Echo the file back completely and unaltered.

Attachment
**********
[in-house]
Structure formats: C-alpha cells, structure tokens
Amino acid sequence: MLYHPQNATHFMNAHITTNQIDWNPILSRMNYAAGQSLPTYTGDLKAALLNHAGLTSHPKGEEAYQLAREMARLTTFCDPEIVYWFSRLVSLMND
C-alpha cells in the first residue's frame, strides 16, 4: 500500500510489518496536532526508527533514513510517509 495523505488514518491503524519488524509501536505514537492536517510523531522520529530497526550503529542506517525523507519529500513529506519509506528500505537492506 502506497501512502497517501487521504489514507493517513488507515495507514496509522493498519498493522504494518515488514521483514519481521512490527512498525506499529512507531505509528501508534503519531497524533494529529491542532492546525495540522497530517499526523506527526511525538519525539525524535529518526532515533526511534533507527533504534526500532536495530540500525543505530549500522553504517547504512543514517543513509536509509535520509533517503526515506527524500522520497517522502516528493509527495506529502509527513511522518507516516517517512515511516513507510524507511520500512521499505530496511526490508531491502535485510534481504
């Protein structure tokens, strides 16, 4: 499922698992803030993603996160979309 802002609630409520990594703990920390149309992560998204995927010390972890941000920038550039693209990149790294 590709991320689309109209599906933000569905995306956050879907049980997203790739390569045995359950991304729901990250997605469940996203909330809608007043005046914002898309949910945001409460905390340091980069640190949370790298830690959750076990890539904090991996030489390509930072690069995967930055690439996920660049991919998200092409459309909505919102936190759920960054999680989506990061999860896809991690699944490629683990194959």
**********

[in-house]
Structure formats: C-alpha cells, structure tokens
Amino acid sequence: MLYHPQNATHFMNAHITTNQIDWNPILSRMNYAAGQSLPTYTGDLKAALLNHAGLTSHPKGEEAYQLAREMARLTTFCDPEIVYWFSRLVSLMND
C-alpha cells in the first residue's frame, strides 16, 4: 500500500510489518496536532526508527533514513510517509 495523505488514518491503524519488524509501536505514537492536517510523531522520529530497526550503529542506517525523507519529500513529506519509506528500505537492506 502506497501512502497517501487521504489514507493517513488507515495507514496509522493498519498493522504494518515488514521483514519481521512490527512498525506499529512507531505509528501508534503519531497524533494529529491542532492546525495540522497530517499526523506527526511525538519525539525524535529518526532515533526511534533507527533504534526500532536495530540500525543505530549500522553504517547504512543514517543513509536509509535520509533517503526515506527524500522520497517522502516528493509527495506529502509527513511522518507516516517517512515511516513507510524507511520500512521499505530496511526490508531491502535485510534481504
């Protein structure tokens, strides 16, 4: 499922698992803030993603996160979309 802002609630409520990594703990920390149309992560998204995927010390972890941000920038550039693209990149790294 590709991320689309109209599906933000569905995306956050879907049980997203790739390569045995359950991304729901990250997605469940996203909330809608007043005046914002898309949910945001409460905390340091980069640190949370790298830690959750076990890539904090991996030489390509930072690069995967930055690439996920660049991919998200092409459309909505919102936190759920960054999680989506990061999860896809991690699944490629683990194959």